Brooklyn Pizzeria is there to serve anyone who has been searching for a local pizza parlor that can answer the craving for a New York style pie. The key is the crust. It stays soft and is foldable, and there is a bubbly lip ringing the outer crust, or what some people call "hole structure." The cheese is applied evenly but not so thick that it overwhelms the crust. This is not a gourmet-style pizza restaurant, and it is definitely not out to come up with some new flavor sensation. So it follows that the selection of toppings are quite ordinary. This is fine with me, since my feeling is less is more when the pizza is fundamentally as good as this.
4301 Veterans Boulevard, Metairie, La. 70006; 504-833-1288
Where to Eat Pizza in Covington
Pizza Man Serious Eater Olddad wrote to recommend this spot: "Pizza Man in Covington is the best pizza I've eaten in this area. Good pizza is hard to find down here."
WWLTV's Napoleon agrees:
The eponymous Pizza Man here is Paul Schrems, and over the past 30 years he's earned a reputation as one of the top pizza makers around these parts. His style is somewhere between the thin-crust New York pizza and the more doughy, locally-dominant style, and it tastes just about right. This base is crisp yet substantial, and it has good character throughout. The plain old cheese or pepperoni are a purist's pleasure, but zero-in on one of the named pies from some time-honed specialties. The "WOW" pizza has crabmeat embedded in a blend of cheeses with artichokes and a dressing of olive oil instead of tomato sauce. I also recommend a pizza called "the Board," which loads up the fresh spinach and adds mushrooms, spicy capicola ham and chunks of feta.
1248 North Collins Boulevard, Covington, LA 70433; 985-892-9874
Where to Eat Pizza in Shreveport
Johnny's Pizza House Several Serious Eats community members suggested Johnny's, which is the largest locally-owned chain in northern Louisiana. Serious Eater Mike M. of Bossier City fills us in:
The sauce has just the right amount of zing and snap to it. The crust is by far our favorite. The toppings always seem fresh and good. Their best-known pizza (sold regularly) is the Sweep the Kitchen [topped with pepperoni, mushrooms, ham, black olives, onions, sausage, anchovies, ground beef, green peppers and jalapenos.] However, the pizza that gets a ton of raves is a pizza that is only sold certain times of the year. It is the Cajun Pizza, formerly called the "Sweep the Swamp." It has crawfish/crayfish, shrimp, Andouille sausage, jalapeños, among other things.
210 E. Preston Avenue, Shreveport, LA 71105; 318-868-4471 (and many other locations near Shreveport and Monroe) johnnys-pizza.com
Pie Works Pizza by Design
Johnny's is not the only option, though. Serious Eater Hailey Teal writes: "Johnny's is always good, but for GREAT pizza, I always head to a PieWorks in the Bossier area." In a recent interview, owner Marc Able explained that the Louisiana branches of this chain top pizzas with about 20 pounds of alligator meat every two weeks, but that crawfish is even more popular.
1023 Provenance Place Boulevard, Shreveport, LA 71106; 318-688-3535, and several other locations
Where to Eat Pizza in Baton Rouge
Bella Pizzeria Cynthia Campbell at the The Advocate recently raved about this pizzeria:
It's well worth a visit just to sample some of the finest pizzas and calzones that we've sampled in the United States. The pizzas and calzones are made as you order and take about 15 to 20 minutes to bake...We tried the large, 16-inch Baton Rouge ($16) pizza created with loads of melted mozzarella cheese topped with a mild Italian sausage, sweet roasted yellow peppers, roasted garlic and a sprinkling of red pepper flakes. This pizza is spicy, but not overly peppery hot. On a second visit our guests ordered Bella's 16-inch Famous White Pie pizza ($16.50) Almost delicate, this elegant pizza was topped with slightly sweet, almost foamy ricotta cheese, fresh spinach, thin slices of sweet yellow pepper, thin slices of sautéed mushrooms and was accented with a generous amount of fragrant rosemary.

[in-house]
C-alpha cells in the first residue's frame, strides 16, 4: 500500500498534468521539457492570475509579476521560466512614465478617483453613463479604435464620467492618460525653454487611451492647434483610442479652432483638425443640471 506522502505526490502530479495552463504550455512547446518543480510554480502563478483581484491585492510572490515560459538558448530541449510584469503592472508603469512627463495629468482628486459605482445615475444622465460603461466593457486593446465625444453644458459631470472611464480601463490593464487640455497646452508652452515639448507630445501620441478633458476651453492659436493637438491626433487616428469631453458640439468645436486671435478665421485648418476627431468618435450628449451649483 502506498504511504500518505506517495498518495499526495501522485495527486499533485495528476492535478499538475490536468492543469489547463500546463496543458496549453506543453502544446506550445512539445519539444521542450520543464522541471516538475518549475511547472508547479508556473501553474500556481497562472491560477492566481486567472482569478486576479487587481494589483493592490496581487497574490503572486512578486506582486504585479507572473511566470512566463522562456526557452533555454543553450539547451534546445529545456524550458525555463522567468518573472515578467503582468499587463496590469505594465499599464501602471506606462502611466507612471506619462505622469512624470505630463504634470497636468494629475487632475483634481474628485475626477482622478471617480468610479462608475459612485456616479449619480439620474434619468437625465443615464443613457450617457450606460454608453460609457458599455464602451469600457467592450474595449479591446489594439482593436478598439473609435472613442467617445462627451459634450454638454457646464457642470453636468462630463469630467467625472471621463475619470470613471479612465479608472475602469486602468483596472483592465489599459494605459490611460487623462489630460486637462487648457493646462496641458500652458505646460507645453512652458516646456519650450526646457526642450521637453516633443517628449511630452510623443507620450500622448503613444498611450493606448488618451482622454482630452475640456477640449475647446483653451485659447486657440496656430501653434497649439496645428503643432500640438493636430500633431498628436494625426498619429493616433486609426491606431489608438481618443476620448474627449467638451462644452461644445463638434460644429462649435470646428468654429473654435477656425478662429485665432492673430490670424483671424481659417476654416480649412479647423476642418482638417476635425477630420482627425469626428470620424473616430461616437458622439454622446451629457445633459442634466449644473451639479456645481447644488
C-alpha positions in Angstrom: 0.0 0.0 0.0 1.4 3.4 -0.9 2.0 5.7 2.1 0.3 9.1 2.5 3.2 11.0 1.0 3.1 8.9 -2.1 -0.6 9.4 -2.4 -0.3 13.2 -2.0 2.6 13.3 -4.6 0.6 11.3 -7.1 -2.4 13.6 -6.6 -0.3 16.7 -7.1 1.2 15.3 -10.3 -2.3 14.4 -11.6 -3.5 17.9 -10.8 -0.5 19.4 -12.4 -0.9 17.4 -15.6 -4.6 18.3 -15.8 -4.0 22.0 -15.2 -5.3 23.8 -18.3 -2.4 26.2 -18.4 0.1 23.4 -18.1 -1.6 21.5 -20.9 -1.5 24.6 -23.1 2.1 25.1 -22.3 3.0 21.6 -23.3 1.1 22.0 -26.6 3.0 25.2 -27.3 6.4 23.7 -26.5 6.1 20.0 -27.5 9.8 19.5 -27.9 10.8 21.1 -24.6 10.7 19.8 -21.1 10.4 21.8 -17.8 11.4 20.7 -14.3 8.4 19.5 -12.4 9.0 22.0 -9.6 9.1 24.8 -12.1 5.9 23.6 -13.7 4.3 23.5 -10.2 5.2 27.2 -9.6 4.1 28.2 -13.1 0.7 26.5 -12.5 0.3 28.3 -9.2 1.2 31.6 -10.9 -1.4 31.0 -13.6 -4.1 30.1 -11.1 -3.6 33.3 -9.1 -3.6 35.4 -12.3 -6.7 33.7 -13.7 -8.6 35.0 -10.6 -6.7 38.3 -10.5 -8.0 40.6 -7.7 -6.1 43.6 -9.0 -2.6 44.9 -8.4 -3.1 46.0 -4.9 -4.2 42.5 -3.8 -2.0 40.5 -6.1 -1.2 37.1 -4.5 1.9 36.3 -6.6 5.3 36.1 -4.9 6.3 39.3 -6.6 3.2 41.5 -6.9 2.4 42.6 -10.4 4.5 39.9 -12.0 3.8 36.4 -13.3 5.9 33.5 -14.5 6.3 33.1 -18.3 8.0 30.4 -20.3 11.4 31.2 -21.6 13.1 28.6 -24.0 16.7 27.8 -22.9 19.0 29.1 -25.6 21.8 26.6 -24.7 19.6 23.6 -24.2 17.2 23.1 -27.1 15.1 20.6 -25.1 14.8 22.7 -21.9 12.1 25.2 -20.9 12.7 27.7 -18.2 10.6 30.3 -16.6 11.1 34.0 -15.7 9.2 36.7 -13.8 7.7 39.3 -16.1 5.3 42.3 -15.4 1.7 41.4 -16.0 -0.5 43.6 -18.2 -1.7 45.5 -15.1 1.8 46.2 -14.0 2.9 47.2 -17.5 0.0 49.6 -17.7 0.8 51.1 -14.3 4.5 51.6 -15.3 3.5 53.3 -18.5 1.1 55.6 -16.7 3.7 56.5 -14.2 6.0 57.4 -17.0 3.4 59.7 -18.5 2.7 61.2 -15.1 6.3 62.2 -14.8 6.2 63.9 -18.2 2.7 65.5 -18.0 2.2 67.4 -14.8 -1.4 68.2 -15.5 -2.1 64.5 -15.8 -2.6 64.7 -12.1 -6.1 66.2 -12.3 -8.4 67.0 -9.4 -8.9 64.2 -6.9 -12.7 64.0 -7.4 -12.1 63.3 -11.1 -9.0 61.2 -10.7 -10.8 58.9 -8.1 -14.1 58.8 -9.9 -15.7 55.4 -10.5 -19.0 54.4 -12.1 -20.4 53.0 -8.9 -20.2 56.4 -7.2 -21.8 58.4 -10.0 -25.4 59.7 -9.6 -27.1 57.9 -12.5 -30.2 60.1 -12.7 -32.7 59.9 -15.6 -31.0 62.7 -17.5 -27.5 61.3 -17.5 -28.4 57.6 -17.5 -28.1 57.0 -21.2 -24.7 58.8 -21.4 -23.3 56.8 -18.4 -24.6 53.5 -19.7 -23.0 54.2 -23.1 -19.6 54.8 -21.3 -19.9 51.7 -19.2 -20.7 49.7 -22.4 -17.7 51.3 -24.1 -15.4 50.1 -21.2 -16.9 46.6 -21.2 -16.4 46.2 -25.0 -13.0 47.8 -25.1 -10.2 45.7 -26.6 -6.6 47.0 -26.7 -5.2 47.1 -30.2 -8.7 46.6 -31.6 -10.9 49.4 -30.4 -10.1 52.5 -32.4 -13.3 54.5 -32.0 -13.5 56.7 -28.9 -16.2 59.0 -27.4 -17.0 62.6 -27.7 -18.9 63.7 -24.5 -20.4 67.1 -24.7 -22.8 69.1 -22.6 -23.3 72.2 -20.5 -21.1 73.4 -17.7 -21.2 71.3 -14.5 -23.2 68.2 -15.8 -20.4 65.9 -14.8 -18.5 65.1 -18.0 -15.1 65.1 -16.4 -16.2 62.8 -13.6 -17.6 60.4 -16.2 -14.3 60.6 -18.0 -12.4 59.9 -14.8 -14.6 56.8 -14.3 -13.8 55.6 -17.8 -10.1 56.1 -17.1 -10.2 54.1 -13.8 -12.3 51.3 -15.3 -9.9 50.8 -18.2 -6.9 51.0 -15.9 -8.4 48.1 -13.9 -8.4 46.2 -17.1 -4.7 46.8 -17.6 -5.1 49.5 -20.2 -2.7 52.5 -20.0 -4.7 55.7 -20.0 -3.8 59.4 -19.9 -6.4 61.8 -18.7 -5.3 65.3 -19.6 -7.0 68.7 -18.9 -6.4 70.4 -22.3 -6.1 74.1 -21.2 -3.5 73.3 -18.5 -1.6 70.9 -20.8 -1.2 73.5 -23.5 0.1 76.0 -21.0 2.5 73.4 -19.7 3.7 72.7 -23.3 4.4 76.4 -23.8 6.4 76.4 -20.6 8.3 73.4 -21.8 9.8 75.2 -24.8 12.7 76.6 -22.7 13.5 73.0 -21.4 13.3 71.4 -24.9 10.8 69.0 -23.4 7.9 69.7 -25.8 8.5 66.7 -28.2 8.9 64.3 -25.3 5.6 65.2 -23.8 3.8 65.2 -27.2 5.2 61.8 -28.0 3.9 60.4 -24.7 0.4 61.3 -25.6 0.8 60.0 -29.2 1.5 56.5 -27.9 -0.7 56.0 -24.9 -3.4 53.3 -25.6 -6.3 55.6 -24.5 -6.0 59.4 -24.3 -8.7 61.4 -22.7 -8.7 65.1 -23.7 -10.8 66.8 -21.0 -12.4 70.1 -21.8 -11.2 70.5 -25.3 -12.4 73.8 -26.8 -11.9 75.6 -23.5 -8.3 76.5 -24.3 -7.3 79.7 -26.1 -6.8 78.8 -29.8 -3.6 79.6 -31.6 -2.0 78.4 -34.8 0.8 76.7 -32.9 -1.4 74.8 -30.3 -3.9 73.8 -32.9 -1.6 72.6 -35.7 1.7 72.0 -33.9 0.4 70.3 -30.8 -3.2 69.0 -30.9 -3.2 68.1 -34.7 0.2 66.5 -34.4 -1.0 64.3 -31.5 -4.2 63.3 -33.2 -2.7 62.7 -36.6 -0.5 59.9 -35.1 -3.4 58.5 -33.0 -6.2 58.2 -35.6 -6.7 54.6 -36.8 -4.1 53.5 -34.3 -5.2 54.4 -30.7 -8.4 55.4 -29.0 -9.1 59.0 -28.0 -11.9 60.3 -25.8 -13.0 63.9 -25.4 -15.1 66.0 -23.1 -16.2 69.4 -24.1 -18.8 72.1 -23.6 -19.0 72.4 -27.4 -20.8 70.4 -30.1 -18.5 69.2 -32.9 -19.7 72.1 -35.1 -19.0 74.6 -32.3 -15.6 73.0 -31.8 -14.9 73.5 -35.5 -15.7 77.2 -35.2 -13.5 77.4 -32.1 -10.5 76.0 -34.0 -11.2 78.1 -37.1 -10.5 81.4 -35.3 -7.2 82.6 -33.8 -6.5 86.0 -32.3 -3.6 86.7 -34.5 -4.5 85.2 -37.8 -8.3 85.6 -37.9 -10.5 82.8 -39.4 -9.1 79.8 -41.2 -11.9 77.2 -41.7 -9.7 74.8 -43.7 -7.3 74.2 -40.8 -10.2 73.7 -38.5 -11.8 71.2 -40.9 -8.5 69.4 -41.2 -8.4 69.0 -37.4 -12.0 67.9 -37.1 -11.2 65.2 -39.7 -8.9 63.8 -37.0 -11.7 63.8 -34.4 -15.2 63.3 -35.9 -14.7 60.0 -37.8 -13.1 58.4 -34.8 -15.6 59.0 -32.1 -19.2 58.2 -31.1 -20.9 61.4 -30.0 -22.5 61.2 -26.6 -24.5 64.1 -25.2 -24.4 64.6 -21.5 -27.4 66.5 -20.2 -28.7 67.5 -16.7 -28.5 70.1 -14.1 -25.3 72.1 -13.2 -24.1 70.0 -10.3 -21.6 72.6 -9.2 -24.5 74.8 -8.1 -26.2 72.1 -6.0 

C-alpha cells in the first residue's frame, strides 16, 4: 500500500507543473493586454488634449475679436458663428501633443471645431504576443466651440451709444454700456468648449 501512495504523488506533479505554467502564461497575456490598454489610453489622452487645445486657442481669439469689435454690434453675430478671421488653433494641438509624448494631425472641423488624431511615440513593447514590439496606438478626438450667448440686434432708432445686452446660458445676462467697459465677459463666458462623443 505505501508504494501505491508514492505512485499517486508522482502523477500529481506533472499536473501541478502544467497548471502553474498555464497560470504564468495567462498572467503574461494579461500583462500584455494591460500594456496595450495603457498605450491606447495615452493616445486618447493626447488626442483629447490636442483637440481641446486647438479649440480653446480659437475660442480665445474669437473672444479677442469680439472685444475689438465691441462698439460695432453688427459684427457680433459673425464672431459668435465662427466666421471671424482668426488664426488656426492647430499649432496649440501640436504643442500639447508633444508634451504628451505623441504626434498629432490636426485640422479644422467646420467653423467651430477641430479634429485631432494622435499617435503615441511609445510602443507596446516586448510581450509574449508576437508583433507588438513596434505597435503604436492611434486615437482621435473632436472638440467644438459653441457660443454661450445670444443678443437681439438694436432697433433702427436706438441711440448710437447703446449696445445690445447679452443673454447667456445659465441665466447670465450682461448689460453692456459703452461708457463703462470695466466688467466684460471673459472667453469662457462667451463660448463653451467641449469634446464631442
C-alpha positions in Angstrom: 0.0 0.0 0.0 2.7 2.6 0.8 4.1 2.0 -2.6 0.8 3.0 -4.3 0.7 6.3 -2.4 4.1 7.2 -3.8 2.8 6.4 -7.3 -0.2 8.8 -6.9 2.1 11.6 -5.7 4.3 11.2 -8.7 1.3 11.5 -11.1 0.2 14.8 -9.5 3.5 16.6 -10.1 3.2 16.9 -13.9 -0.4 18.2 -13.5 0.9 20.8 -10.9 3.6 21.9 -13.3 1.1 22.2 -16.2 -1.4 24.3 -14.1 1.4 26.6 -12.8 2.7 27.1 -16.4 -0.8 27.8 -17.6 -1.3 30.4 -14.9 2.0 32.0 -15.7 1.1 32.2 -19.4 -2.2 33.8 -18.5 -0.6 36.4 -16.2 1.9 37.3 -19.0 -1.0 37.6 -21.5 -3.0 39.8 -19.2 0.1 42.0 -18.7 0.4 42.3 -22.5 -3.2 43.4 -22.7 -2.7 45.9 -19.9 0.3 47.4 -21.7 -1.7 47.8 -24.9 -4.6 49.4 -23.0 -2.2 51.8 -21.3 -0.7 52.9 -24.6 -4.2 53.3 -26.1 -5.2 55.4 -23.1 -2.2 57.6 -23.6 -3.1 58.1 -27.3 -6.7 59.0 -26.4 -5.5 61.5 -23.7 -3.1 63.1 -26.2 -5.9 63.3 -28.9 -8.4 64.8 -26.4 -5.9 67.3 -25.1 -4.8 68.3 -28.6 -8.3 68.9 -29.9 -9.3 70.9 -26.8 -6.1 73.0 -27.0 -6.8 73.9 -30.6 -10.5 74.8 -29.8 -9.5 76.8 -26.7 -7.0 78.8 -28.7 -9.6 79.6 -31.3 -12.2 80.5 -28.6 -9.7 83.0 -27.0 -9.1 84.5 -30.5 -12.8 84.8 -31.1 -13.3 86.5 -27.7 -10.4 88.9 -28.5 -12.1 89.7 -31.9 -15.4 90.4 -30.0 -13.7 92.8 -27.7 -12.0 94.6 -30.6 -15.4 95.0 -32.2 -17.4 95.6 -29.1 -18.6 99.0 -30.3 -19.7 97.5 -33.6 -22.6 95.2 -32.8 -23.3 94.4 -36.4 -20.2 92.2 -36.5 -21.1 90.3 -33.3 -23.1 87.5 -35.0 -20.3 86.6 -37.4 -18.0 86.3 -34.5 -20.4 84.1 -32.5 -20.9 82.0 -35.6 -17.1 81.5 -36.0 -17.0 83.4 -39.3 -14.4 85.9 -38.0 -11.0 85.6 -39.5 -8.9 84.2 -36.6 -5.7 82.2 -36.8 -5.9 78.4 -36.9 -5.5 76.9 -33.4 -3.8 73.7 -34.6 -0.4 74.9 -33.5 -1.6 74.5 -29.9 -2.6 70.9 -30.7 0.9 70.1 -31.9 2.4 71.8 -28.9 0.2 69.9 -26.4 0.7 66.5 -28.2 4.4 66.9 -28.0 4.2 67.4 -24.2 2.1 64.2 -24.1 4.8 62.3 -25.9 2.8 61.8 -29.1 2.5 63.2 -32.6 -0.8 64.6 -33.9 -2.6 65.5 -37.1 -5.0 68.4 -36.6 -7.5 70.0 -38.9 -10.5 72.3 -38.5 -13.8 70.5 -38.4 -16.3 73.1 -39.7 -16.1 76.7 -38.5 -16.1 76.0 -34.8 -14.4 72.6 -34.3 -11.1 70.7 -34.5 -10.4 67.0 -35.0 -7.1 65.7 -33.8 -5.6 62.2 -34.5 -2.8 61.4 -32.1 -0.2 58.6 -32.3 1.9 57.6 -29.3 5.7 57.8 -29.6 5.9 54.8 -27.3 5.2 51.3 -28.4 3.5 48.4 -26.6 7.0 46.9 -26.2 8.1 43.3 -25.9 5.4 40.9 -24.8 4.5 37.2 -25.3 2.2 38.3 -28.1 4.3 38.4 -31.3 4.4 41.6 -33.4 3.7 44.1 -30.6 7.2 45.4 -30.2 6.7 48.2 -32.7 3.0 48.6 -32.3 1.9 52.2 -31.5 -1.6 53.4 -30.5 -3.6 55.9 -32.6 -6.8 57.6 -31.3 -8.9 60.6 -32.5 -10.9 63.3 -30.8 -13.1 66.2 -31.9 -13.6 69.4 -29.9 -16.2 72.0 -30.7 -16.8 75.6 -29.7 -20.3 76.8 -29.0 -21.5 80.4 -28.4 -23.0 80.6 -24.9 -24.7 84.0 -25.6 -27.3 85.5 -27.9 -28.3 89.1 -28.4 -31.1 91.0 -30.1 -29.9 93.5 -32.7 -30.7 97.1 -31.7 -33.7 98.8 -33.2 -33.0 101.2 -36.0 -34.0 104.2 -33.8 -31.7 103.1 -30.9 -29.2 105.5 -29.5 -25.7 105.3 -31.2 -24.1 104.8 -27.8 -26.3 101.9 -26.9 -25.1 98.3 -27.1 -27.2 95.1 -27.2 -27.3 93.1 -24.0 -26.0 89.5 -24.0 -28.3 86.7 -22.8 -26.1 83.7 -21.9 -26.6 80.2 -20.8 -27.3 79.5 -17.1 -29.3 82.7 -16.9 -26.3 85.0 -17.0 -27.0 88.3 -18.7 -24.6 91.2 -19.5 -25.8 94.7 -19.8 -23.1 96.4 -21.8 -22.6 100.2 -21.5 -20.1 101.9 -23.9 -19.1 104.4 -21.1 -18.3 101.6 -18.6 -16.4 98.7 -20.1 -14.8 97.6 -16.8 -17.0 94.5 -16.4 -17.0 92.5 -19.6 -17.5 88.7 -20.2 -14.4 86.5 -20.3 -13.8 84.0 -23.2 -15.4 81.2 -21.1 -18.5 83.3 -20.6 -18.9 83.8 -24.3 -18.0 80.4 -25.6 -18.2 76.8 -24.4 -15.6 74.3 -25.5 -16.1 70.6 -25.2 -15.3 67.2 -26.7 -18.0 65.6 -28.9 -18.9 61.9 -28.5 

11826 Coursey Boulevard, Baton Rouge, LA 70816; 225-292-3552
Fleur de Lis Restaurant
Fleur de Lis started out as a cocktail lounge, until the current manager's grandmother started serving rectangular-shaped slices of pizza to their customers. According to Serious Eater Miles Green, "They only sell pizza, drinks and pickled eggs. The pizza is rectangular and packed with flavor. I usually get the "Round the World" flavor [topped with anchovy, sausage, mushrooms, pepperoni, salami, and onions.] Delicious."
5655 Government Street, Baton Rouge, LA 70806; 225-924-2904
Louis DeAngelo's Pizzeria
Louis DeAngelo Jr. of New Jersey has made his mark on pizza in Louisiana by starting this chain in 1991.
7550 Bluebonnet Boulevard (Bluebonnet Village Center) Baton Rouge, LA 70810; 225-761-4465 and six other locations; louisdeangelos.com
Serious Eater Remander recommended Pastime, an "old-school LSU hangout" with good pizza. The most popular topping? Boudin.
252 South Boulevard Baton Rouge, LA 70802; 225-343-5490; pastimerestaurant.com
Where to Eat Pizza in Lafayette
Deano's has served "Italian food with a Cajun flair" for almost 40 years. While I tend to be leery of "specialty pies" with clever names, even I am tempted by The Cajun Executioner (topped with pepperoni, hot sausage, spicy shrimp, fresh onions, bell peppers and jalapenos), the Cajun Canaille (with shrimp, Louisiana smoked sausage, and jalapenos) and the Marie LeVeaux (with blue point crabs, mushrooms and onions). Yelper Chris W. reports that the Ragin Cajun pizza is served with an edible University of Louisiana at Lafayette logo. While not everyone loves the kitchen-sink approach to pizza topping, Deano's has some fans.
305 Bertrand Drive Lafayette, Louisiana 70506; 337-233-5446; deanospizza.com
Where to Eat Pizza in Houma
You know you're in South Louisiana when your pizza joint offers muffaletta pizza, jambalaya pizza with Cajun smoked sausage, a calzone called the "Inferno" because of the extra hot sauce, and beignets on the dessert menu. Specifically, you're at Pepper's Pizzeria in Houma, about an hour south of New Orleans.
541 Corporate Drive, Houma, LA 70364.; 985-872-0006;
Plus All Your Favorites!
This guide is just a start. Slice'rs, help us out: where are the best pizzas you've ever tried in the state of Louisiana?